Colombia to restart peace talks with insurgents ELN members
Colombia’s government will restart peace talks with the National Liberation Army (ELN) once its peace plan with the insurgent group in the country is approved, the country’s president said.
Alvaro Uribe has decided to resume the negotiations after four of the five main opposition parties on Friday voiced support for his peace plan.
“We are beginning our new phase with a new initiative, a new proposal and a new opportunity that we will announce very soon,” President Uribe told a rally in the capital, Bogota.
“We will begin with a new negotiation with all the sectors of the national liberation movement that we have been negotiating with for a year,” Uribe said, referring to his peace plan with the ELN that will be submitted to the National Congress.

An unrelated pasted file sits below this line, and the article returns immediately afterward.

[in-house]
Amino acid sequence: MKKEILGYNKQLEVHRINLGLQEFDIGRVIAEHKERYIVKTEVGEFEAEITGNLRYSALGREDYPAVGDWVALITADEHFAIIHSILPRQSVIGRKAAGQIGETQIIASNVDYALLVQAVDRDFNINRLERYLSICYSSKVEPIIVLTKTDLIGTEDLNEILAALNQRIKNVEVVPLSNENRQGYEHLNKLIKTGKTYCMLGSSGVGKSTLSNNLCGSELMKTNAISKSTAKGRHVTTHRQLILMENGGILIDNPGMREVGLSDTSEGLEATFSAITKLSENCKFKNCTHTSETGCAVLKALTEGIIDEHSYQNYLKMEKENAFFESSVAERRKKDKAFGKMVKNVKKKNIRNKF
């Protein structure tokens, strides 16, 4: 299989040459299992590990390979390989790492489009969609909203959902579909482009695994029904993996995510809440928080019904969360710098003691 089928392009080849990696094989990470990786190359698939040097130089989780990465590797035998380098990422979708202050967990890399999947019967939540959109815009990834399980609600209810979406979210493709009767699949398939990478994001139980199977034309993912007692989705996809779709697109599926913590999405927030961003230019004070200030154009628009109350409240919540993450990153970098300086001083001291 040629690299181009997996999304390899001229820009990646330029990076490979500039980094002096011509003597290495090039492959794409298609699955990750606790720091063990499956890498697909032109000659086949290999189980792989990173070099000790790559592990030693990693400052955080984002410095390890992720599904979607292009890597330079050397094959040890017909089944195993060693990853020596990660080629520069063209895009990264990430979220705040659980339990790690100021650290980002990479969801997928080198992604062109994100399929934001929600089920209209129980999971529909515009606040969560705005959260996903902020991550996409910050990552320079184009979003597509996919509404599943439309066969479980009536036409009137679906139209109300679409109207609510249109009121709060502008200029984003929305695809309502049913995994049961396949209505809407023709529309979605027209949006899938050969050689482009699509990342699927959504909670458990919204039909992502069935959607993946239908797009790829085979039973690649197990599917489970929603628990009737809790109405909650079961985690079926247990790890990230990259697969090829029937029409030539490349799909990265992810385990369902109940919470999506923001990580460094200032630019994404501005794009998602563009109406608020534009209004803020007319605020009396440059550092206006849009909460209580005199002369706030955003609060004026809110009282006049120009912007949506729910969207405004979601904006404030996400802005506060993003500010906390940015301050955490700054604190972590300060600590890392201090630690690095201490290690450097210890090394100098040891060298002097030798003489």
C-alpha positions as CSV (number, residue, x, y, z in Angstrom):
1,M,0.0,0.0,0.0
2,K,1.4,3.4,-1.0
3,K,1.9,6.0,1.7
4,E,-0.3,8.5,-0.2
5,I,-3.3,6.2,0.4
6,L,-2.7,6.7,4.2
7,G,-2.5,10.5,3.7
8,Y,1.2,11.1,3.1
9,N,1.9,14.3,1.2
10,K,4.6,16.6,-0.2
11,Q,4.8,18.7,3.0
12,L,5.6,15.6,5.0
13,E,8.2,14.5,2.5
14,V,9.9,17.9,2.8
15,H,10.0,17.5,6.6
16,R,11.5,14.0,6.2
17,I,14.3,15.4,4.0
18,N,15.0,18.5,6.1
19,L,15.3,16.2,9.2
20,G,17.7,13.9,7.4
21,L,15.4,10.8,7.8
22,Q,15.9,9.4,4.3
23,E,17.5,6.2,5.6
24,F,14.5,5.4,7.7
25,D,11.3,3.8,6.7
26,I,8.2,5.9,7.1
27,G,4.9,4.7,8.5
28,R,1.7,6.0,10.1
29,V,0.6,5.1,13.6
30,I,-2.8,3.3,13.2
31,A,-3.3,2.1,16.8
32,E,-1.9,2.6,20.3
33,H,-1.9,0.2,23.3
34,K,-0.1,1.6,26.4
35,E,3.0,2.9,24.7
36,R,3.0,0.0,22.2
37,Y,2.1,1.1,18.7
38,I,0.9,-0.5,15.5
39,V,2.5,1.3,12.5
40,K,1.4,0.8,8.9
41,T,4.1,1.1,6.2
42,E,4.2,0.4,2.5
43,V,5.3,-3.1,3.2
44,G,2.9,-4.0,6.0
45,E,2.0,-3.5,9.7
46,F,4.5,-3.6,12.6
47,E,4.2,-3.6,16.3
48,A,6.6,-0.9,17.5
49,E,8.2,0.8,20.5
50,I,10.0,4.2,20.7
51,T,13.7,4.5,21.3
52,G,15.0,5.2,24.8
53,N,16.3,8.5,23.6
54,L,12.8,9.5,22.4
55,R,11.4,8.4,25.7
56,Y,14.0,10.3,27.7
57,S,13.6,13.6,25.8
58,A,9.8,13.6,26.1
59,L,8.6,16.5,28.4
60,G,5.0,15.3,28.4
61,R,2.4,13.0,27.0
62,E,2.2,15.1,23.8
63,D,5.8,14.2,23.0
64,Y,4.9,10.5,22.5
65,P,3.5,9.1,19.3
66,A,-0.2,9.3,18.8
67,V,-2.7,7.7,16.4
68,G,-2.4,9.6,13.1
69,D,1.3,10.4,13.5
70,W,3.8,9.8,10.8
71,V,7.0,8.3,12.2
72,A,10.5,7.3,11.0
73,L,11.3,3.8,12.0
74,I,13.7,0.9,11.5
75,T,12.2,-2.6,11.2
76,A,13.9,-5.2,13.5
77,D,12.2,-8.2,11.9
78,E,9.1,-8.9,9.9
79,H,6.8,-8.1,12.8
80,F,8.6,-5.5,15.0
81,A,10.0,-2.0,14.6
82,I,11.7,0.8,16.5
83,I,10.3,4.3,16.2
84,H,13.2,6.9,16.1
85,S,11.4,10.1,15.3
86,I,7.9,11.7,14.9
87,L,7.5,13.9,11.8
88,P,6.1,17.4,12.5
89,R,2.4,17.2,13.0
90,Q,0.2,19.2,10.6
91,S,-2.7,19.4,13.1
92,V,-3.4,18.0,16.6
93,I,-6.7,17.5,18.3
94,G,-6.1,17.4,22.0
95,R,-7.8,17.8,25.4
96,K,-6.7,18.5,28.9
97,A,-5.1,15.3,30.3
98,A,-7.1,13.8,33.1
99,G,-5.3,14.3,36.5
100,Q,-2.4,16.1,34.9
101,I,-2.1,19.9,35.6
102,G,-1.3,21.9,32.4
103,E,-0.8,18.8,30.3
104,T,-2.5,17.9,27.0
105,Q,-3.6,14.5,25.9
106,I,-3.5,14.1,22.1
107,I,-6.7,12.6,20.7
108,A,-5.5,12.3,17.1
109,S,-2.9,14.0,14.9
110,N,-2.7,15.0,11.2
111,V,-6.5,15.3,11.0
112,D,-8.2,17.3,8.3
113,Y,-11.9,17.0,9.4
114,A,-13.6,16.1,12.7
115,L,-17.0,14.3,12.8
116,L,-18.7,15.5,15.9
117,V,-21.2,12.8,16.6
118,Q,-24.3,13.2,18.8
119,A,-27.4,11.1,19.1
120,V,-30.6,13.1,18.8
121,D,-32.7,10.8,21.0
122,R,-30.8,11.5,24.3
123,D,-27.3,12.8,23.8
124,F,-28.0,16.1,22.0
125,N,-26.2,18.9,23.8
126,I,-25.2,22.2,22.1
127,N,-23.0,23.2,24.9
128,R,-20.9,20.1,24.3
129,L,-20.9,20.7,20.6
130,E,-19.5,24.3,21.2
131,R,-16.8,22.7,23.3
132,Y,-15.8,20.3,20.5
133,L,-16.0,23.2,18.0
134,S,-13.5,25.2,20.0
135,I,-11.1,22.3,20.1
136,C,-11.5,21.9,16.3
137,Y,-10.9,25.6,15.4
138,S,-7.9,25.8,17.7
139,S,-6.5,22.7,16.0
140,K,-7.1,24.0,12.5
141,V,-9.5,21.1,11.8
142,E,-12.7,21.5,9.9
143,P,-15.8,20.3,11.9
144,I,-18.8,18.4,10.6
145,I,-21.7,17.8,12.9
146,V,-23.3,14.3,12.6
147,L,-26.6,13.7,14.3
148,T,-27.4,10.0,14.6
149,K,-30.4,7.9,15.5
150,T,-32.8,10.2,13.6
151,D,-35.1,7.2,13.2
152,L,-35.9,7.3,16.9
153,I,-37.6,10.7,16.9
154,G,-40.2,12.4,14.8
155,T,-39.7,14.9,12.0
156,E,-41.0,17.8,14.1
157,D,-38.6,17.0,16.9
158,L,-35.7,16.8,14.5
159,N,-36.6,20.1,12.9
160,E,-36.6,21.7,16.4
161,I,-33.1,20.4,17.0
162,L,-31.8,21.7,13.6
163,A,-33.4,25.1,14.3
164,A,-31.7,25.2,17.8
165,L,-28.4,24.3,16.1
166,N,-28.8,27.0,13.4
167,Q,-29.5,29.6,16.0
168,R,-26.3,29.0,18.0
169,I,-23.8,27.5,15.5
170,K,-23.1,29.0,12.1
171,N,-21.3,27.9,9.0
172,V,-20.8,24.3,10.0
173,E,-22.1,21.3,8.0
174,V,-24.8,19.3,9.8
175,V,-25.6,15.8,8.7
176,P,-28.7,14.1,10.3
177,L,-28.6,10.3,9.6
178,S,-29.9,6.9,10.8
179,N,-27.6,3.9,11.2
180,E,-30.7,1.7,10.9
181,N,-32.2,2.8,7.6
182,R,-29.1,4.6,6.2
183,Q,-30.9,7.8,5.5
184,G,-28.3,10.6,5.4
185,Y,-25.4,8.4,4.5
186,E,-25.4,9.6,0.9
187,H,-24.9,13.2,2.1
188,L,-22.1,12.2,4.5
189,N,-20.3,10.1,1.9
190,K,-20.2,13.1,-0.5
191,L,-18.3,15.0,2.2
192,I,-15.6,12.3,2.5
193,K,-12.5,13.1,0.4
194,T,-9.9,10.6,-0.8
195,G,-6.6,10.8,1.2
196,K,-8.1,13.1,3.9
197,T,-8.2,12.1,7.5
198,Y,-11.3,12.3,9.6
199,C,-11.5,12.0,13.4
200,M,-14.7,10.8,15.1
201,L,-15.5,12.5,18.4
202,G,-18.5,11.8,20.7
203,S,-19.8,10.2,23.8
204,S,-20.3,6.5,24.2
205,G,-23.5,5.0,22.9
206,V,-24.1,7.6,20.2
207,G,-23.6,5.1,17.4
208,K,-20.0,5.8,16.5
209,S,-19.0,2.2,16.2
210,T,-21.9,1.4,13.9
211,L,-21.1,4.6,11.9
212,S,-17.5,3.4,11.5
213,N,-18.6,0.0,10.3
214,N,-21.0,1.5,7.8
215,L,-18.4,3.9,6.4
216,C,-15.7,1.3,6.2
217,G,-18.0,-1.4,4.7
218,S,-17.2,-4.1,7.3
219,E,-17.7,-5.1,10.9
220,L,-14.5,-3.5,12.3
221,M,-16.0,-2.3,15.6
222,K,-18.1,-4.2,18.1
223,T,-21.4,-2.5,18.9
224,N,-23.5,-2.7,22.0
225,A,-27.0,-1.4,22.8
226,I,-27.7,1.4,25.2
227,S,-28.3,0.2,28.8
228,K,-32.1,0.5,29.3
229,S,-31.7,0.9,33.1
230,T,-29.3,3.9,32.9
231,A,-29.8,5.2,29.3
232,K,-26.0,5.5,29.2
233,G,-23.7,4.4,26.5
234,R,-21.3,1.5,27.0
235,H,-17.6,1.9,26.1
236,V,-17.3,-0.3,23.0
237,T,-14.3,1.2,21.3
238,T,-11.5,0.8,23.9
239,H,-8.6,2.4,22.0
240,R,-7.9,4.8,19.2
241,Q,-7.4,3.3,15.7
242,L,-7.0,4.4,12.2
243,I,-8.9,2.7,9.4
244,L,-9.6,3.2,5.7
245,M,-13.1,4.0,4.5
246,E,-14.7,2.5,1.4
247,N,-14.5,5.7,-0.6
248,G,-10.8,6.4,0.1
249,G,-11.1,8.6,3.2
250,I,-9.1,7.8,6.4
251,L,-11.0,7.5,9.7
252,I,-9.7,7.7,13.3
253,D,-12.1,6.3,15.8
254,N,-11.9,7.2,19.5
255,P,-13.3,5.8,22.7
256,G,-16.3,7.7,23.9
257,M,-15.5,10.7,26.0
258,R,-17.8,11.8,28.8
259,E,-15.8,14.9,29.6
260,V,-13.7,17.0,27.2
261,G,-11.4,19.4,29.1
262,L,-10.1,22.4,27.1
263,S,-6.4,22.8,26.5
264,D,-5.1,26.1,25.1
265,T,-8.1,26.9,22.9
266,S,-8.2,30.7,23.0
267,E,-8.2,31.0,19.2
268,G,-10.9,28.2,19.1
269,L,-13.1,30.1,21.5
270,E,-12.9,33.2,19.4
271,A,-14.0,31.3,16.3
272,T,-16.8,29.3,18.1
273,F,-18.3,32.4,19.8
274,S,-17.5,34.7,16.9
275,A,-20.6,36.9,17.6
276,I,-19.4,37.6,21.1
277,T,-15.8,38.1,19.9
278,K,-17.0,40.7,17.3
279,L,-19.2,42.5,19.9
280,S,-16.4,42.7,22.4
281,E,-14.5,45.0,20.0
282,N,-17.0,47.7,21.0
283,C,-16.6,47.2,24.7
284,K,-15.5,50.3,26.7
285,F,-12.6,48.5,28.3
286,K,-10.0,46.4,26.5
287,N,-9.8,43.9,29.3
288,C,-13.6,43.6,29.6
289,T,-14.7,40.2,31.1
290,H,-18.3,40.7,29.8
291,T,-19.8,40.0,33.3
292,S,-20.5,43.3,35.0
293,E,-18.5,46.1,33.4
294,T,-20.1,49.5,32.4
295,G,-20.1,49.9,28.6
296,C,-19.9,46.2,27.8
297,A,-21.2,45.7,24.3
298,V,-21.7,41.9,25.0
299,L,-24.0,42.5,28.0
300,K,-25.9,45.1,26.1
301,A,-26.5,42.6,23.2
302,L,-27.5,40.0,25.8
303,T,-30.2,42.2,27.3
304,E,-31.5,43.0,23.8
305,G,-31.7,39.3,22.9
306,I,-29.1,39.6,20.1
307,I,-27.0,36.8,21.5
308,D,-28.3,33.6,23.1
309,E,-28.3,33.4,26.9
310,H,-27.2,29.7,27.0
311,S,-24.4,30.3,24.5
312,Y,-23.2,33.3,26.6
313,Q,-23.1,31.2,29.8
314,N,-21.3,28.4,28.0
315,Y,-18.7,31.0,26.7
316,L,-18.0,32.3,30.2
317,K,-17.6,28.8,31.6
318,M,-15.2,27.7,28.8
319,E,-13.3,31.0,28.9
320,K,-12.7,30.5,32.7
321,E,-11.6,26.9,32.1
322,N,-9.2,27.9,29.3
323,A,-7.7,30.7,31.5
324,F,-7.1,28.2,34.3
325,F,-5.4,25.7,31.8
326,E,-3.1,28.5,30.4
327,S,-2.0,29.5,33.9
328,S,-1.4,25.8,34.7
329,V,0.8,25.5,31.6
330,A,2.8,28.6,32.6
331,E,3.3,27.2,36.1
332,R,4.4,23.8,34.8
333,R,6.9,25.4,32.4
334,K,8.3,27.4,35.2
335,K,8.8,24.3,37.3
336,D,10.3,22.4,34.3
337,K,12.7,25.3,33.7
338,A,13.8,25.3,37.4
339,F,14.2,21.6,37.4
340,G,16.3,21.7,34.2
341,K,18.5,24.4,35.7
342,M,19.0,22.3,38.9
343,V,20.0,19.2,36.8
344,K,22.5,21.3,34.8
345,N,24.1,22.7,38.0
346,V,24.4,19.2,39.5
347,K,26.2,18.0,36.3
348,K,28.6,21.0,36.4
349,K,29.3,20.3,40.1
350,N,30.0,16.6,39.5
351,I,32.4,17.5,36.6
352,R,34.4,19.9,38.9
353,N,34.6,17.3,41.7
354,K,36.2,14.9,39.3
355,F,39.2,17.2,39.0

“We are about to begin a new round of negotiations with all the sectors of the national liberation movement that we have been negotiating with for a year,” he said.
Colombia’s main opposition leaders are currently seeking Uribe’s favour in order to approve their peace plan, while the president’s office is trying to get the ELN to accept the plan.
The plan, which aims to end the nine-year insurgency in Colombia that has caused more than 100,000 deaths, is designed to be approved by both the legislature and Congress.
A new plan with the ELN would be a big advance in Uribe’s efforts to put an end to the nearly eight-month-old peace process.
The ELN fought a bloody war against Uribe’s government from the 1980s until the end of a peace deal in 2004. It emerged from the accord with a new self-styled leader, known as el Comandante, who was meant to help bring peace back to the country.
The ELN is still responsible for most of the violence in Colombia and is considered the biggest threat to Colombia’s peace process.
The ELN has said it would approve any peace plan it saw fit.